We have been collating information from various media outlets and research papers on Student Suicides in India. The following are relevant excerpts from various media reports which put forth a stark reality in front of us...
a. This is not a periodic phenomenon, as some suggest (indicated by a slump in media reportage as well)
b. the numbers are very disturbing and demand concrete solutions in terms of the way we perceive and practice learning and education in India
c. no current and/or concrete data is available on this issue!!
Please feel free to add to the below stats. Its a work in progress and is merely indicative and not exhaustive. Information will not only empower but also enlighten all.
1. In 2006, 5,857 students — or 16 a day — committed suicide across India due to exam stress. And these are just the official figures
[Source: TOI, March 2008, Report]
2. The study (conducted 10 years back) had found that 16 per cent of Mumbai students were depressed - that is 2 per cent more than the students in Boston. It also found that 8 percent of these were suicidal.
3. Today, 10 years later, researchers say things could be worse. - Statistics show that India has the highest suicide rate in the world, marginally behind China, but ahead of the west - 95-100 people commit suicide in India every day - And of these a whopping 40% are in the adolescent age group [Source: CNN-IBN Report, Jan 13 2010]
4. Crime Records Bureau figures show India’s suicide rate has risen 8 per cent a year for 10 years. According to a 2007 estimate, 45 per cent of suicides involve people between 15 and 29. And WHO lists suicide among the top three causes of death in the age group 15-35.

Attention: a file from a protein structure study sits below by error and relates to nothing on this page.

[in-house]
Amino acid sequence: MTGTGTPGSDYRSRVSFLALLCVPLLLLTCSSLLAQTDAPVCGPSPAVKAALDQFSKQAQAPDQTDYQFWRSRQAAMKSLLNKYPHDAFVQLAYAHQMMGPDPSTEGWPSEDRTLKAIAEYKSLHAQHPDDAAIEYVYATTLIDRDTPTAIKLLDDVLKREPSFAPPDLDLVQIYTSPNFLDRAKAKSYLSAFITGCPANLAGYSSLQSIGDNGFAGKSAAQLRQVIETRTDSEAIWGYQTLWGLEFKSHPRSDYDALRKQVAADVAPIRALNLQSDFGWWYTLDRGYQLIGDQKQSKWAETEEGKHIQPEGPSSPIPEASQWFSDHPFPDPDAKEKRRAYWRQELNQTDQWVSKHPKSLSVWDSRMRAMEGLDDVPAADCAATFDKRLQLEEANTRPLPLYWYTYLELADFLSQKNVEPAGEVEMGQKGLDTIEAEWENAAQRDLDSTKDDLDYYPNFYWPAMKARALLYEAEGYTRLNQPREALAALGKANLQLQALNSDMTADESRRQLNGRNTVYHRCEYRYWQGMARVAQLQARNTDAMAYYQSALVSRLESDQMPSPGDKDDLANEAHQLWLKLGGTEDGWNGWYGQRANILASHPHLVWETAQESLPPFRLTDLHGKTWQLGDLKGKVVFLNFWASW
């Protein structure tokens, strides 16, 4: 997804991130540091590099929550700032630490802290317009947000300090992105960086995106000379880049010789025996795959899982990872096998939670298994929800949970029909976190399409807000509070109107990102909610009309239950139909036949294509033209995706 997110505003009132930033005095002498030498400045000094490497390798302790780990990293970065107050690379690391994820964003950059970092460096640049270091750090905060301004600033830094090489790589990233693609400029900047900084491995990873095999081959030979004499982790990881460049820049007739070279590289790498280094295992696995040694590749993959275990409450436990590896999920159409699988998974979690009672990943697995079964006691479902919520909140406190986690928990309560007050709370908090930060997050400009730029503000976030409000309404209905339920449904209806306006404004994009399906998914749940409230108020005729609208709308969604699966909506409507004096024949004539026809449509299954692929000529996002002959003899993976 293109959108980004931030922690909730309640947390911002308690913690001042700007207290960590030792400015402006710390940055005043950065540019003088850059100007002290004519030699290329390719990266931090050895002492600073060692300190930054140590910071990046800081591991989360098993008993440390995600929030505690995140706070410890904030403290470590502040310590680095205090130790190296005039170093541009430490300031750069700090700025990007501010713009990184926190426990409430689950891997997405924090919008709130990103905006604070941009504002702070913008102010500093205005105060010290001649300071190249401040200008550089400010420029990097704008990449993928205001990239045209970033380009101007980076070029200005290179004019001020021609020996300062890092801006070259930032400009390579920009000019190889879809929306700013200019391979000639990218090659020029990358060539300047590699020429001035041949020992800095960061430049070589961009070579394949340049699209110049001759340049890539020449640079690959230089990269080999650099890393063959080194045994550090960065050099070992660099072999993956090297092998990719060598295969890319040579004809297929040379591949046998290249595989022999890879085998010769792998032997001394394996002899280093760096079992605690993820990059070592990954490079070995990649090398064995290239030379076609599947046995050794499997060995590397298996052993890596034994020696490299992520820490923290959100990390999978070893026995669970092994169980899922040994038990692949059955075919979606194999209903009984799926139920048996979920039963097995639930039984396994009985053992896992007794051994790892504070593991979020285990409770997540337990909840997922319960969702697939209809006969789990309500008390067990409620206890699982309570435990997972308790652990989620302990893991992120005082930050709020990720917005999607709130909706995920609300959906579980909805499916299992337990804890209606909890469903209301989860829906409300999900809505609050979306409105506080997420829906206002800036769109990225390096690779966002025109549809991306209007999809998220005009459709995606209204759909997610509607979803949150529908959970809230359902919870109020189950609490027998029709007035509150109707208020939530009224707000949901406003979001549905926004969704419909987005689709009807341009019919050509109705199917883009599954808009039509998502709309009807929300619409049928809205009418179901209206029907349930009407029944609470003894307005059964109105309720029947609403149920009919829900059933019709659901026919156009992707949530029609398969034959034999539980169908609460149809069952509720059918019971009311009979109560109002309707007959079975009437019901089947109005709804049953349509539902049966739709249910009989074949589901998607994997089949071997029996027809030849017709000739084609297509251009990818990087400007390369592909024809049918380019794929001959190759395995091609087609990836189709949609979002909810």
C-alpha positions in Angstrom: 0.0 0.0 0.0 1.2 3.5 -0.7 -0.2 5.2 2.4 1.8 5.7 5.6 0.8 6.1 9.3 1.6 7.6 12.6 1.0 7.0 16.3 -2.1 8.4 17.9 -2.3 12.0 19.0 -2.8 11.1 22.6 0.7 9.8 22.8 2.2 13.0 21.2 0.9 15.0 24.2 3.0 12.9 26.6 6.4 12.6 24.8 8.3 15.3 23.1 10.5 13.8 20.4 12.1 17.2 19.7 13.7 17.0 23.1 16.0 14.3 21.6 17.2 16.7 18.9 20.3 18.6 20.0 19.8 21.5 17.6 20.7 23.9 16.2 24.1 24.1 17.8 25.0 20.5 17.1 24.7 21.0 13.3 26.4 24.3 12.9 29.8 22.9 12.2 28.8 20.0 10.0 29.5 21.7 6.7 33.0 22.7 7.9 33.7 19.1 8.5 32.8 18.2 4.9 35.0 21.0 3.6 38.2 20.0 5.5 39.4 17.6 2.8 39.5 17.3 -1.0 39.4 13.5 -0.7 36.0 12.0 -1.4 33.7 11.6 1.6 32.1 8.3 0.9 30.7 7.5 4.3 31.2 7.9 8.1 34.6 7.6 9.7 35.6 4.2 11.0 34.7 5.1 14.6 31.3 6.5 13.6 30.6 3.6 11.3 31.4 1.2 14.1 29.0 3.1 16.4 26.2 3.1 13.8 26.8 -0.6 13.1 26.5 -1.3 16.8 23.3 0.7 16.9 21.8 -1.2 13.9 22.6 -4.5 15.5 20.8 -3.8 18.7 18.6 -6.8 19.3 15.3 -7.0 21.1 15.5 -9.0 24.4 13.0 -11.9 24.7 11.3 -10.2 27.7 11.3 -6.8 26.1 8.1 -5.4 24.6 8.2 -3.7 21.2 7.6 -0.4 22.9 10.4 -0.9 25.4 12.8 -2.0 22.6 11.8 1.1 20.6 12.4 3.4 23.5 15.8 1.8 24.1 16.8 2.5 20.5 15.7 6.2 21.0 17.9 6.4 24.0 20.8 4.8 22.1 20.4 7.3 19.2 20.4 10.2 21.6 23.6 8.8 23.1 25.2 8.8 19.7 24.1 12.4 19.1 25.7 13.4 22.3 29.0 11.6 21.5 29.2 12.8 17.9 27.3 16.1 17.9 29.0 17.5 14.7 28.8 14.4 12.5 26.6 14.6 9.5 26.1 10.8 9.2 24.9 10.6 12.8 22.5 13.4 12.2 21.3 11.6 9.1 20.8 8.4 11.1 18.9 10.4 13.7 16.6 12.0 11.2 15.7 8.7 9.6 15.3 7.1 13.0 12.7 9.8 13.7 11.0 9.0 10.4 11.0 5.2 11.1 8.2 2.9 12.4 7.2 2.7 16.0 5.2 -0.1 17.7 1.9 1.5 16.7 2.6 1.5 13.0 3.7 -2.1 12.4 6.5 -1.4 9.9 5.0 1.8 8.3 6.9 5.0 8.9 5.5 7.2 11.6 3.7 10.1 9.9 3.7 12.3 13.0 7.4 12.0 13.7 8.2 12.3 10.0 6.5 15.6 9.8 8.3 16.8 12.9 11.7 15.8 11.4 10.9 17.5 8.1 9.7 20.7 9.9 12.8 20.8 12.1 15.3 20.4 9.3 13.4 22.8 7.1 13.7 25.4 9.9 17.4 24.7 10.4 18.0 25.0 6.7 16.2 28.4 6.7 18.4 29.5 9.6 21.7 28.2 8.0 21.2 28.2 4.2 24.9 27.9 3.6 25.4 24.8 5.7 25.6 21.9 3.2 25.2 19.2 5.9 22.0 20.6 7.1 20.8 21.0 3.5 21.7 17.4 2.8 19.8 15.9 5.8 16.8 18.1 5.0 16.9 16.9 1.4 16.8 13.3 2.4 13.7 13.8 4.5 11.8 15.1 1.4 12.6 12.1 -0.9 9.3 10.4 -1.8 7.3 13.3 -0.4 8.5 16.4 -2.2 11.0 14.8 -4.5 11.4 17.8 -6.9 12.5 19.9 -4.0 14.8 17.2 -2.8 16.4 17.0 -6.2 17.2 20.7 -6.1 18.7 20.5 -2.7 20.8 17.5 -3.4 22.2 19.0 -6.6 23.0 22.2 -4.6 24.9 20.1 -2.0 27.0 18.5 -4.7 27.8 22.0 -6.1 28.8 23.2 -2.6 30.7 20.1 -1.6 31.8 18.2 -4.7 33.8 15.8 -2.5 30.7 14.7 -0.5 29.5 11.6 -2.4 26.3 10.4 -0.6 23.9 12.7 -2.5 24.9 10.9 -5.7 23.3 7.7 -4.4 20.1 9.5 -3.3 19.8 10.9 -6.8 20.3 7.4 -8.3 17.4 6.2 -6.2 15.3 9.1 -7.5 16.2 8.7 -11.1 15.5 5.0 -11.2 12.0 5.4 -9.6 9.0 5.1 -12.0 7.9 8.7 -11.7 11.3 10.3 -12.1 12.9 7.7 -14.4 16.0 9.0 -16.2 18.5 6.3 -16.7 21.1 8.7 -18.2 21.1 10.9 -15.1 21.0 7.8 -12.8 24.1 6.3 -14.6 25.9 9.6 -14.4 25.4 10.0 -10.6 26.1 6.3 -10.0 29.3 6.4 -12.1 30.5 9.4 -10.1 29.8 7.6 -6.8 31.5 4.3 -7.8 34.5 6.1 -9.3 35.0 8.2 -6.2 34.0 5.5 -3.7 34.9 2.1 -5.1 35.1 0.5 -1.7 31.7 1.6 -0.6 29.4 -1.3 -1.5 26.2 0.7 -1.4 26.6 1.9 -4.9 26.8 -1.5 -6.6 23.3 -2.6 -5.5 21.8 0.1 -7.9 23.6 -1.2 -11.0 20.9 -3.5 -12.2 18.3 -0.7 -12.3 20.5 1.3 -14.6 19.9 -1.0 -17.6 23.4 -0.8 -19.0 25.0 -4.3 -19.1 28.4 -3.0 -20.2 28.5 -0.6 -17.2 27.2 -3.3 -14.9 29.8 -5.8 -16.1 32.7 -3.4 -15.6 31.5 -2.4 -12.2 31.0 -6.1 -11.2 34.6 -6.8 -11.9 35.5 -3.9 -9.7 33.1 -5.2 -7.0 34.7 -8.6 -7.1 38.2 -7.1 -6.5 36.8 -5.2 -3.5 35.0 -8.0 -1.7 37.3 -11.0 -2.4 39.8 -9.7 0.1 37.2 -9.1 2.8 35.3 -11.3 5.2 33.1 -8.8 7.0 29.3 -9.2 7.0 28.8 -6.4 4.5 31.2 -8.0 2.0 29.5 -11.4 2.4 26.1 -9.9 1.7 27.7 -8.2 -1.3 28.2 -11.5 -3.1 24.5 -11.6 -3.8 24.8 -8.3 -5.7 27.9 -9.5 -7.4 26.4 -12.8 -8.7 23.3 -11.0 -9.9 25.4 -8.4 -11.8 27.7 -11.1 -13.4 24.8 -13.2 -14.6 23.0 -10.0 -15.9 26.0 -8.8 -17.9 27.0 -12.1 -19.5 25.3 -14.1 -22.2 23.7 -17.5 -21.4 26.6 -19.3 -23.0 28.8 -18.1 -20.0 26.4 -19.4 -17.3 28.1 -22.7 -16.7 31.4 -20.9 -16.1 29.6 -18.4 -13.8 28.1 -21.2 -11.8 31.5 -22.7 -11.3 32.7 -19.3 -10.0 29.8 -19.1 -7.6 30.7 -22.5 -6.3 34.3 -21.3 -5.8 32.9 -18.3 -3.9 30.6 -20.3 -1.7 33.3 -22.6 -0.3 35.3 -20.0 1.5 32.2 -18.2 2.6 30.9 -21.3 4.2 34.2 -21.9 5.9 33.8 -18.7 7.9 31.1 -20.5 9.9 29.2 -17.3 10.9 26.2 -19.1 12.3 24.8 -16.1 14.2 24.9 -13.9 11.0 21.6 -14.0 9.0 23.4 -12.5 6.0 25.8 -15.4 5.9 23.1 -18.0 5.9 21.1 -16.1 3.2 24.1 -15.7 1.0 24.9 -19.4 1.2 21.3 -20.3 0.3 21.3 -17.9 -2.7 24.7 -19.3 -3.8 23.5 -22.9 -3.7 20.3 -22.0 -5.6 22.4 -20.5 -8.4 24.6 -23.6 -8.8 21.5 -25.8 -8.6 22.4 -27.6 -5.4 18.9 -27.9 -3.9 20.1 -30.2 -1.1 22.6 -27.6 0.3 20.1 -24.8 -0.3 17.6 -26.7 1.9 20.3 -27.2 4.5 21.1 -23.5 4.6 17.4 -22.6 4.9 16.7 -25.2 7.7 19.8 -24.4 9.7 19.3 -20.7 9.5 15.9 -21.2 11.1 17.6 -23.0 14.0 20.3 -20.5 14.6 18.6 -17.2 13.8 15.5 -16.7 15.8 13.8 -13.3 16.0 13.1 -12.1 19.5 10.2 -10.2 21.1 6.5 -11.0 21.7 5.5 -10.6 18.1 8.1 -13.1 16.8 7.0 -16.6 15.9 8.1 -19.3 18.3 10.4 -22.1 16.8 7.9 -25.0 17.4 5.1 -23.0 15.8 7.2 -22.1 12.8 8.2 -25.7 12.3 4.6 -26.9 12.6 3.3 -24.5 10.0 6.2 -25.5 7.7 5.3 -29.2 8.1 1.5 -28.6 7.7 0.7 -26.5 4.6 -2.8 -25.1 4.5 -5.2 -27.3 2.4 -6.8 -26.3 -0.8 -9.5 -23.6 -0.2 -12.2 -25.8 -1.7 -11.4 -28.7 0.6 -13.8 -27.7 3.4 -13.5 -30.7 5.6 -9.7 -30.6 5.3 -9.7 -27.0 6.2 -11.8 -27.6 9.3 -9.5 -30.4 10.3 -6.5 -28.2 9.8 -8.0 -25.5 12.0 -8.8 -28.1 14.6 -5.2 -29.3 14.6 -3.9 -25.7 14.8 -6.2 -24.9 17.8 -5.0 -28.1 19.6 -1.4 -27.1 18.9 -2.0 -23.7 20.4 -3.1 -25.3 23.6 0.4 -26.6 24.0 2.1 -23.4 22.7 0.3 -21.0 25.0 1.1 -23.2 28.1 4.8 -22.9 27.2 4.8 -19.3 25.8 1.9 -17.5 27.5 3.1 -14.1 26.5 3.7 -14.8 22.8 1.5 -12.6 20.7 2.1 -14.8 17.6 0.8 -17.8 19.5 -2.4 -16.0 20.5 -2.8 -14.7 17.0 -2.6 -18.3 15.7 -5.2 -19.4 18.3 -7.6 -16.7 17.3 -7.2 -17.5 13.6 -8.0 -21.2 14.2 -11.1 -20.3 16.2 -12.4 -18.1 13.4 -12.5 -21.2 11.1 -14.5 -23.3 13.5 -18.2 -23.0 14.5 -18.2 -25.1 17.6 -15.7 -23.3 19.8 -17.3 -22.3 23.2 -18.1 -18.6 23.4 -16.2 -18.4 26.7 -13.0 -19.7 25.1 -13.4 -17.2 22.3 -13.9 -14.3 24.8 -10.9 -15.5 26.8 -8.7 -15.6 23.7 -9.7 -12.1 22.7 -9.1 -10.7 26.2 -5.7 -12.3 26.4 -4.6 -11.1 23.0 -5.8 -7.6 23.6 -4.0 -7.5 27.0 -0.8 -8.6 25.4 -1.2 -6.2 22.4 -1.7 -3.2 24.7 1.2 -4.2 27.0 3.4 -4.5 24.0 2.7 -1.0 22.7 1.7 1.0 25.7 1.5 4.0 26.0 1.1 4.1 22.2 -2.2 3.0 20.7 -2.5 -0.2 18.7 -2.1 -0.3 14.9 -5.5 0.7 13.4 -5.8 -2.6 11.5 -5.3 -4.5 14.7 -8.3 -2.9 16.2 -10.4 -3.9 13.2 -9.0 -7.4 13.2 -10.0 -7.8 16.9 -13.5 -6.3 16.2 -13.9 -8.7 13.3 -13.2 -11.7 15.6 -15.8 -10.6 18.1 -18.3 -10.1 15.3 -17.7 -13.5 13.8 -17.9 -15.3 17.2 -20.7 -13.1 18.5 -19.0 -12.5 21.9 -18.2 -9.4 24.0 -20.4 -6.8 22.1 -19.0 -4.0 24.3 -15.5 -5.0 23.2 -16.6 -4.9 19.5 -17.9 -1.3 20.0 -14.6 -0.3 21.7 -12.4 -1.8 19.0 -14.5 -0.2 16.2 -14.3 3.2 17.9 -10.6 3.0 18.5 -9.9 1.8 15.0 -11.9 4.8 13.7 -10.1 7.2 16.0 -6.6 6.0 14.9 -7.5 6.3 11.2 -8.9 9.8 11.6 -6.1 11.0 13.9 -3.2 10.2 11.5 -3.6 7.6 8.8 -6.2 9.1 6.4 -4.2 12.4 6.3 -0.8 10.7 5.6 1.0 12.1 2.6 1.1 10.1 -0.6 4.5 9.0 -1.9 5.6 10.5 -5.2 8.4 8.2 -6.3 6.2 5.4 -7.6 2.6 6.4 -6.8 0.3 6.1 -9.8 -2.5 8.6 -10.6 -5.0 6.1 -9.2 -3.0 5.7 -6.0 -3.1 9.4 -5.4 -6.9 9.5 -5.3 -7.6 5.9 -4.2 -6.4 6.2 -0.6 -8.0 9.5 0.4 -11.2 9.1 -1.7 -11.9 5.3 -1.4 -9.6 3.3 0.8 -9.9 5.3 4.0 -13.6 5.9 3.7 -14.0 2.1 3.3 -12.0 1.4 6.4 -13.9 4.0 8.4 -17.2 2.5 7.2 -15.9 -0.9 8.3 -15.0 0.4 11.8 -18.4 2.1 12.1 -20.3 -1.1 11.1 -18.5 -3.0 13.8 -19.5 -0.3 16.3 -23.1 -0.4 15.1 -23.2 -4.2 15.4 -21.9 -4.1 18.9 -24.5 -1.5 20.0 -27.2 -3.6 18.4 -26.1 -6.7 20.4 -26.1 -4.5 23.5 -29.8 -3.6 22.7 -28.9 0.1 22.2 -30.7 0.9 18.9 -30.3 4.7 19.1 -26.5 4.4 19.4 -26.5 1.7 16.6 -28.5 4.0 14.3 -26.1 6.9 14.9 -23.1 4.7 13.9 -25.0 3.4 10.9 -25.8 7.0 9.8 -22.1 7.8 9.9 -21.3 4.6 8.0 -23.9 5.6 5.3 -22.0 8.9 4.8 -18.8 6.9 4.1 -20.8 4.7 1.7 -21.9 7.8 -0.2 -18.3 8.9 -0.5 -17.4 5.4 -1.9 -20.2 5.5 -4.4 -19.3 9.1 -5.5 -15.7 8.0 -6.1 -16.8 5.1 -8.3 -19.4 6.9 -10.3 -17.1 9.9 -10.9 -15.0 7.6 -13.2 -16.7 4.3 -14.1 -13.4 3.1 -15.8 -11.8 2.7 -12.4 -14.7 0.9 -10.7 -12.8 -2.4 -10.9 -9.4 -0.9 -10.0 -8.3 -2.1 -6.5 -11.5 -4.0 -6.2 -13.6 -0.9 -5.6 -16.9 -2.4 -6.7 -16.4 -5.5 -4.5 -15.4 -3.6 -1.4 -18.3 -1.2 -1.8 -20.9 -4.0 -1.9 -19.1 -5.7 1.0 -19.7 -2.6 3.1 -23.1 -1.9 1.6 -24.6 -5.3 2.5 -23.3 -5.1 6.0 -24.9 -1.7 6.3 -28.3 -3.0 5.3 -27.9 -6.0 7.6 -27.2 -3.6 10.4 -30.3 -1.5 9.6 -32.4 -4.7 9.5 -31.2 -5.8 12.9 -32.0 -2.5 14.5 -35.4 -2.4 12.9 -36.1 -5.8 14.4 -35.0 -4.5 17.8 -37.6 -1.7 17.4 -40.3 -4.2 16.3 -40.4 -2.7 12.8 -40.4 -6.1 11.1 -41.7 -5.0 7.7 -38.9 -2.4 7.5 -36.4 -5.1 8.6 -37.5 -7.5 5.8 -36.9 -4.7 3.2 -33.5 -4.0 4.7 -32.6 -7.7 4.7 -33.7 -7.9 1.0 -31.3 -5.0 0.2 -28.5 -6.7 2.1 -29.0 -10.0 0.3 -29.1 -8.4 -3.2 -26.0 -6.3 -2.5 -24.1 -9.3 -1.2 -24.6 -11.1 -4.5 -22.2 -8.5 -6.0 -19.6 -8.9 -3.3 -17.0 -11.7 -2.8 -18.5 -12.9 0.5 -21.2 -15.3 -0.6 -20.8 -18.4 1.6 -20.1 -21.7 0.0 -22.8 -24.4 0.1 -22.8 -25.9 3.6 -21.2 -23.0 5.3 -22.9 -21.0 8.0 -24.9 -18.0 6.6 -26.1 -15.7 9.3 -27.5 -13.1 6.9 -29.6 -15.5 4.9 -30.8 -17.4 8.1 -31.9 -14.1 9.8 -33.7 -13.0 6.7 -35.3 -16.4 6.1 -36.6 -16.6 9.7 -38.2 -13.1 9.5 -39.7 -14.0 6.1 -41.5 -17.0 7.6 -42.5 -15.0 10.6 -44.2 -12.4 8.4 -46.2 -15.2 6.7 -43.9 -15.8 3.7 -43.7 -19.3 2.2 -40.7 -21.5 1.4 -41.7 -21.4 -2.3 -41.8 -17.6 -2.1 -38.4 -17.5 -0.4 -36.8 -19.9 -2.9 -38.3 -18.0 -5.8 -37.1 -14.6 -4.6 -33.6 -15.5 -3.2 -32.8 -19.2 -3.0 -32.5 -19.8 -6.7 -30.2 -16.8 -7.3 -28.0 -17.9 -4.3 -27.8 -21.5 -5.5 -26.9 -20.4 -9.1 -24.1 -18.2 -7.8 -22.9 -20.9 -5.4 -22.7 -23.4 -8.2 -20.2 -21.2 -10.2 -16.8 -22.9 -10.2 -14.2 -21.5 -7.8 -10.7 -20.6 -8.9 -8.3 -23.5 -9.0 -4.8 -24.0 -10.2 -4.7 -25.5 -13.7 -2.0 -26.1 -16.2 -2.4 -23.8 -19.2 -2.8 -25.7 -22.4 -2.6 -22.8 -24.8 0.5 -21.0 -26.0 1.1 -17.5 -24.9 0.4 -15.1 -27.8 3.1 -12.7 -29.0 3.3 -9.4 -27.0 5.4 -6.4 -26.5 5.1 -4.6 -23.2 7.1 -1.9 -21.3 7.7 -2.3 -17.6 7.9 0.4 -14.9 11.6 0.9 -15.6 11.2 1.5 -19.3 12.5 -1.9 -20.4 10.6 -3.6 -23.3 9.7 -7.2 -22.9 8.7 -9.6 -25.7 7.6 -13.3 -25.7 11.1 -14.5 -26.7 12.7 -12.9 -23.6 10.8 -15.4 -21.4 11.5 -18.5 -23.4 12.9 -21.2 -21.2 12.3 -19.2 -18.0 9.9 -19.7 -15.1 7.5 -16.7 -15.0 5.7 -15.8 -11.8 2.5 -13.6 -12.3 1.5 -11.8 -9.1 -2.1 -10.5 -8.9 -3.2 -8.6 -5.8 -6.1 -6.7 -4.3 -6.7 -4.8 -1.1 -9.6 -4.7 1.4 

5. The motive when students kill themselves is invariably academic pressure - this accounts for 99 per cent suicides in the age group 12-18 - but psychiatrists sought to assess why the trend has risen of late and put it down to three reasons: deprivation of sunshine, exam results, and the copycat syndrome.
6. Distressed teenagers account for 70 per cent of the phone calls to a helpline run by NGO Aasra, says founder Johnson Thomas.
[Source: Express India, Jan 10 2010]
7. The leading mental health institution in India, the National Institute of Mental Health and Mental Sciences in Bengaluru, has been involved in several studies to understand why the rates of people taking their own lives, particularly younger people, are on the rise.
8. In the last formal study conducted in 2007, the Institute found that 122,637 people ended their own lives and for every successful act, it estimated that 8-10 attempts go unreported.
9. Nearly three-fourths of those taking their own lives were aged 16-45 years.
10. Bengaluru topped the list of cities where the largest number had taken place, followed by Chennai. In New Delhi data collected from 1,205 adolescents (aged 12-19 years) in two schools revealed that, on average, one in seven adolescents had thought about ending their life.
11. A lack of methods to help identify youngsters at risk further hinders prevention efforts.
[Source: Guardian, Jan 28 2010]
12. Since the start of 2010, more than 20 students have killed themselves in Mumbai, India’s financial capital
[Source: Asia News, Jan 19 2010]
Map of Global Suicide rates (March 2002) Courtesy: http://media.photobucket.com/image/suicide%20stats/Nitajk/who_1_1.jpg